From whence do these "failure audits" come? I ask, because there are a number of "security" programs (and also registry "cleaners") that will report you having some huge number of problems, whether or not you really do.
And honestly, for the average user, so long as you aren't using Internet Explorer, aren't using Outlook or Outlook Express, aren't using pirated programs, aren't using file sharing or P2P programs, are keeping up with security updates, and have some form of firewall going... You've effectively kneecapped about 95% of all possible threats to your system's security.
So, if you don't know what it is you're doing with some kind of policy editor, the best thing you can do is leave it alone. Windows is not designed for security, so it's not only an uphill battle to secure it, but an ultimately futile one. If you focus on the things I mentioned above, that should be plenty. Policy editors are more for when you have multiple users on a single system, or you want to impose restrictions on all the workstations in an office building. They're not really meant for use by individual users like yourself.
I will also add that ZoneAlarm really doesn't add any additional security over the XP firewall, and it consumes vastly more in the way of RAM and CPU time. The whole outbound filtering thing, which XP's firewall can do BTW, is really completely overrated. It's only real use is in containing spyware and network aware viruses/worms/trojans. Personally, I prefer to prevent such things from ever getting onto my system, not how I'm going to try and corral them when they show up. Having ZoneAlarm doesn't hurt your security, but you're not really any more secure with ZoneAlarm as opposed to XP's firewall. You are, however, out quite a bit of additional RAM and a number of CPU cycles all to take care of all the pretty, but useless from the standpoint of a firewall, animations. Sad fact is, people in general are impressed by flashing lights and all kinds of status indicators, whether or not we have any idea what they mean. ZoneAlarm exploits that fact extremely well, and even the message it generates are worded carefully so that things seem more ominous than they really are.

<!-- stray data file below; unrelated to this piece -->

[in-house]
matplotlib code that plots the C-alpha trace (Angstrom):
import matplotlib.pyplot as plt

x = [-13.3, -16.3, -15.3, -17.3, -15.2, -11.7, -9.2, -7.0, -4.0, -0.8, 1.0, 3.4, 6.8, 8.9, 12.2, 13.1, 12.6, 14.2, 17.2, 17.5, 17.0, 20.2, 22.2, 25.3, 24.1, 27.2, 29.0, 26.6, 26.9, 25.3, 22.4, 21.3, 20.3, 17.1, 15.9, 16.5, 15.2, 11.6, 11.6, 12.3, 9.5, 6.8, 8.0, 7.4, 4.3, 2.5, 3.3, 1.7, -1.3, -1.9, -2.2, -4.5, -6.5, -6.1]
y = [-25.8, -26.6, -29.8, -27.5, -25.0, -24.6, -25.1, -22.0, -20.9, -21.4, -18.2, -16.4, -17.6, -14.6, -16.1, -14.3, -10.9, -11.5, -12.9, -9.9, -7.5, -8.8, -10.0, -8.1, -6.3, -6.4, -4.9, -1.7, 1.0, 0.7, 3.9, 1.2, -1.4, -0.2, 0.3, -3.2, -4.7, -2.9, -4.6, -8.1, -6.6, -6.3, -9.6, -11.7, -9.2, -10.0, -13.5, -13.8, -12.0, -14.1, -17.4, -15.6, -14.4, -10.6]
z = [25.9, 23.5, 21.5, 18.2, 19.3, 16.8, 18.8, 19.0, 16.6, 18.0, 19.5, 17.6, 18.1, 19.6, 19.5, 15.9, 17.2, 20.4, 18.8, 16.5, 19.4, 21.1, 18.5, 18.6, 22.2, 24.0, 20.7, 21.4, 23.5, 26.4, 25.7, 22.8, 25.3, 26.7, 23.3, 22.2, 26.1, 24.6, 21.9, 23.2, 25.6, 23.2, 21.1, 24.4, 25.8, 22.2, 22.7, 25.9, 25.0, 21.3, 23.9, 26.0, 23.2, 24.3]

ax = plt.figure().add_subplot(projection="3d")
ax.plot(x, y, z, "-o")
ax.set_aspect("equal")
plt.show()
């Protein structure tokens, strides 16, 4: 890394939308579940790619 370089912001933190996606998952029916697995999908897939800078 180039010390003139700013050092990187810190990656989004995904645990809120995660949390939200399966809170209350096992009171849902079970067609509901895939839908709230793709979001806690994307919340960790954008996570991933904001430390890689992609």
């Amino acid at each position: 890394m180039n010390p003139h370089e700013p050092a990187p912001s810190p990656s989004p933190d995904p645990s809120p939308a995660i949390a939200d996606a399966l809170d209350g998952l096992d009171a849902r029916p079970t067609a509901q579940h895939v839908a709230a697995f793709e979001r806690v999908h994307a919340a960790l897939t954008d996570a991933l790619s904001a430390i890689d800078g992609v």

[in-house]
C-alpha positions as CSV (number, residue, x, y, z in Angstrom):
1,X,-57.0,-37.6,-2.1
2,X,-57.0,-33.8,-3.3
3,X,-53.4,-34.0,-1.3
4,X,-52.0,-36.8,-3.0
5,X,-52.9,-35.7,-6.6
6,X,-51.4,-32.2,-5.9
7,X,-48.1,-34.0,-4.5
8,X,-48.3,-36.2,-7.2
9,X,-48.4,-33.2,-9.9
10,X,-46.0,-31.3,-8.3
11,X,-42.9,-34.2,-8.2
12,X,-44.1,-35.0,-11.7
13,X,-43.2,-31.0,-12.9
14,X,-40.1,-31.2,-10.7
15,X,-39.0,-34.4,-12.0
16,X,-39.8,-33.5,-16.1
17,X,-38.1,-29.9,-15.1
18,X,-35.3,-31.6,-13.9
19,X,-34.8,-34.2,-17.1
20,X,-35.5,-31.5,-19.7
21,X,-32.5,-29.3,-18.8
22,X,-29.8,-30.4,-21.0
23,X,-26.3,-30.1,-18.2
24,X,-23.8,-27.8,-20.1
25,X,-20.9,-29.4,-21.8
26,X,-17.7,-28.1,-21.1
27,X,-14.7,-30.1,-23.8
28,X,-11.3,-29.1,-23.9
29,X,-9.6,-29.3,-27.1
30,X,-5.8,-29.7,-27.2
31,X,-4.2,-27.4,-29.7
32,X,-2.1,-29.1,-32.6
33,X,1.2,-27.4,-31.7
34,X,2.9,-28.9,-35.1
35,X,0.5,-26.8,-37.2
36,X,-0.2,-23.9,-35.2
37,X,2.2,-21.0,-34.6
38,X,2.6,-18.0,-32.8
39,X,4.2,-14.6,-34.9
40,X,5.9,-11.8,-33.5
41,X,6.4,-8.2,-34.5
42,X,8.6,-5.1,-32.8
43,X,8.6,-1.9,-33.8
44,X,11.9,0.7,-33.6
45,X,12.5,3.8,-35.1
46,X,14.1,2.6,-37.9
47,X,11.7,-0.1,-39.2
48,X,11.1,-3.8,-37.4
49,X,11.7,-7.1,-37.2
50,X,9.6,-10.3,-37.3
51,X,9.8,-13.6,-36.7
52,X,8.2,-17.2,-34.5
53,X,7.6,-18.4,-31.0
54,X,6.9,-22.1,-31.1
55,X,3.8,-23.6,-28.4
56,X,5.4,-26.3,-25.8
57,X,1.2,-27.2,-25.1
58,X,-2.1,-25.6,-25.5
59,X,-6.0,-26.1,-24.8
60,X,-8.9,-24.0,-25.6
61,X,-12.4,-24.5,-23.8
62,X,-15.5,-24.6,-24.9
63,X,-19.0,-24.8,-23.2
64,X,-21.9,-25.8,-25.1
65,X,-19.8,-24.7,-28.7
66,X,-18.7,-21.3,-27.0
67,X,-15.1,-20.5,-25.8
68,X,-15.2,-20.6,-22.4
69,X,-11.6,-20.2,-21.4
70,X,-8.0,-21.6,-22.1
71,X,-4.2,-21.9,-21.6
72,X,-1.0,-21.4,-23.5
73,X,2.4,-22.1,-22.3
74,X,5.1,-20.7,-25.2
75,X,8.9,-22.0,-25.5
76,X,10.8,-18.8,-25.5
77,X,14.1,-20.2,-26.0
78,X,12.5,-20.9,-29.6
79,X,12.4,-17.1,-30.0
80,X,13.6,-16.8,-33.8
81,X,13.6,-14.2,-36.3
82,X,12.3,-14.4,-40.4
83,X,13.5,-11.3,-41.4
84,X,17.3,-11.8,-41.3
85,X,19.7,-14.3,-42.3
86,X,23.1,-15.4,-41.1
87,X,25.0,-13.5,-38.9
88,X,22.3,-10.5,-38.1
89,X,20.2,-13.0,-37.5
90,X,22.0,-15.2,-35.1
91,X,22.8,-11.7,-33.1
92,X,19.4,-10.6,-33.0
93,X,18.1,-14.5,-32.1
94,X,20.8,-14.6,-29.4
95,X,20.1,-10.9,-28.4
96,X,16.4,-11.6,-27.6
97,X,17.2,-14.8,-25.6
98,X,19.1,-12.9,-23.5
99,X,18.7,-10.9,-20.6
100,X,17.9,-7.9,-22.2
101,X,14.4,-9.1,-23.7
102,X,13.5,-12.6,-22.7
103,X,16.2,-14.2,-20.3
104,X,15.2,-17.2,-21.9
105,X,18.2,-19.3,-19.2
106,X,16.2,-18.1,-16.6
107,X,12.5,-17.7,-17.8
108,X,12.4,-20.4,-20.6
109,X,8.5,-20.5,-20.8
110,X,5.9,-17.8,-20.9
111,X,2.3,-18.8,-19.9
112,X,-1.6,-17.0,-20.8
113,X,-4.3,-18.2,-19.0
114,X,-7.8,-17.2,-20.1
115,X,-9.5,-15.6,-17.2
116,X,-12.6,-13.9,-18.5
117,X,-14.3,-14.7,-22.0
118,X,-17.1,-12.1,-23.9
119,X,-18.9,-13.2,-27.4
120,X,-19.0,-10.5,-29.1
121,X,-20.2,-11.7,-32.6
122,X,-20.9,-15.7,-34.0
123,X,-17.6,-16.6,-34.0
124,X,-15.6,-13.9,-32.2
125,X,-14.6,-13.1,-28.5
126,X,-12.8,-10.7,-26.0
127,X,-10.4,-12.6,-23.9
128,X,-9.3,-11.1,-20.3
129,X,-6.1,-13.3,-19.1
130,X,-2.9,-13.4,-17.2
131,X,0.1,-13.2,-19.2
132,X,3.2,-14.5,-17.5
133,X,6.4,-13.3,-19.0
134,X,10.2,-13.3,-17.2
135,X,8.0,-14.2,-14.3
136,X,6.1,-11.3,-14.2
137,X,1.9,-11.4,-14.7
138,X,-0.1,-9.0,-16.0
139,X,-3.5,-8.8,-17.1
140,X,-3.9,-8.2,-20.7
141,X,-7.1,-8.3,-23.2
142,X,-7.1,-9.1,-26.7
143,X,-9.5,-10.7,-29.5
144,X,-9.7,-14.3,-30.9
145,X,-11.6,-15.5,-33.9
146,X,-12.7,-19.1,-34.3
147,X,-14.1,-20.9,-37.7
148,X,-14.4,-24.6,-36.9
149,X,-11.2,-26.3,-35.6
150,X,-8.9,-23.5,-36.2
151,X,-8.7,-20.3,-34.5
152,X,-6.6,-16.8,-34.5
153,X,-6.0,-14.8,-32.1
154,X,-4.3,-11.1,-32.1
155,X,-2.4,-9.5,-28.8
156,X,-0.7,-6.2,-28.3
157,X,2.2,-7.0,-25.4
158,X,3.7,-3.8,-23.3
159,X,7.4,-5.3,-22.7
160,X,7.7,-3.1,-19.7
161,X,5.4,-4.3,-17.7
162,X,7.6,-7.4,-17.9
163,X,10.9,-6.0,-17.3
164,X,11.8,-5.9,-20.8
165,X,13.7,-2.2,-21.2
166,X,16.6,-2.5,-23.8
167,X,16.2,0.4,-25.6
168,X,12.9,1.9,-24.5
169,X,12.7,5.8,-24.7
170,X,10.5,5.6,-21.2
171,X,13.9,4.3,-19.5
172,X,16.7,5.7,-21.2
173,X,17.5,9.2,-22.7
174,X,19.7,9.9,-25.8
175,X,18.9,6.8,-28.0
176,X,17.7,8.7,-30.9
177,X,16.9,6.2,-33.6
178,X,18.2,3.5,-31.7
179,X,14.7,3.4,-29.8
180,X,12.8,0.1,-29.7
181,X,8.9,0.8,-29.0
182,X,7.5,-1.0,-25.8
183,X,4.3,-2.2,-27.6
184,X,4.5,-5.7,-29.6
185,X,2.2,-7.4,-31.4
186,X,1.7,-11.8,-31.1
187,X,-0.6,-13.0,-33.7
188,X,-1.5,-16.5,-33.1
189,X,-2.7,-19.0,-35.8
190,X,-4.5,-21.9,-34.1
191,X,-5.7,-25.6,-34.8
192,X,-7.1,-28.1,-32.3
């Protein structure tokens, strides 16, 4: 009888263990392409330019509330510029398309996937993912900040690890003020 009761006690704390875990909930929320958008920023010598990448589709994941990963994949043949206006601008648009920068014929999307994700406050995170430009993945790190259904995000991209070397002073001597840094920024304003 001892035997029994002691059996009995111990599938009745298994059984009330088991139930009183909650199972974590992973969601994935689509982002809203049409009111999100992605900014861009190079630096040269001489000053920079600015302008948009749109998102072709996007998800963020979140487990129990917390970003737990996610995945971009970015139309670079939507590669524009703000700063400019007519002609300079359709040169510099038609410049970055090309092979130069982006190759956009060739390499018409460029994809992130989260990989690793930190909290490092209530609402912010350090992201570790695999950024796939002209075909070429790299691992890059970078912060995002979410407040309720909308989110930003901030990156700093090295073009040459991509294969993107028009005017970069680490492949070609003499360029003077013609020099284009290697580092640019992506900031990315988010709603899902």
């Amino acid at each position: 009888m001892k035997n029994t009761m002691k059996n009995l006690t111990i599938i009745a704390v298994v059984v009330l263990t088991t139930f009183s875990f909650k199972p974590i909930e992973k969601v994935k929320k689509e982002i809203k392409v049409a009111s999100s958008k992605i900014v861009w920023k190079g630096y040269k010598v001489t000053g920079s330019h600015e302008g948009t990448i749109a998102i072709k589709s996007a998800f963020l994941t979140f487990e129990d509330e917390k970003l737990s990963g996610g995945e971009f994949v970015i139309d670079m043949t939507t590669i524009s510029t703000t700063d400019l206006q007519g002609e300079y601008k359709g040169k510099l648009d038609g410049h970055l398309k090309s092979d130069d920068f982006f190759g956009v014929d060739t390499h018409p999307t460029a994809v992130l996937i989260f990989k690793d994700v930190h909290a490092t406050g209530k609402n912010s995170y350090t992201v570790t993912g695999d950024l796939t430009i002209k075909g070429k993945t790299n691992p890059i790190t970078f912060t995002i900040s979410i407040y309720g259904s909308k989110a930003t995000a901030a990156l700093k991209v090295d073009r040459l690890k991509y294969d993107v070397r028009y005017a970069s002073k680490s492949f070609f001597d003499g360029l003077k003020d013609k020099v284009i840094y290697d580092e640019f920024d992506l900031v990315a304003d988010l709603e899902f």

Hi, Thanks for looking at my question and feel free to post it if it could help other.
I run XP home which has no security policy editor. I get these error 529 failure audits. It was suggested to me that I harden my computer against anonymous log on attacks. I use process explorer and was looking at the winlogon properties and the different permissions. I don't really understand what I'm looking at. I'm the only one who uses my computer so I don't
understand BUILTIN/Administrators or Everyone or NT AUTHORITY/authenticated users. So, my question is how can I use the Process Explorer to make my computer more secure.
I already have zone alarm among other layers of security.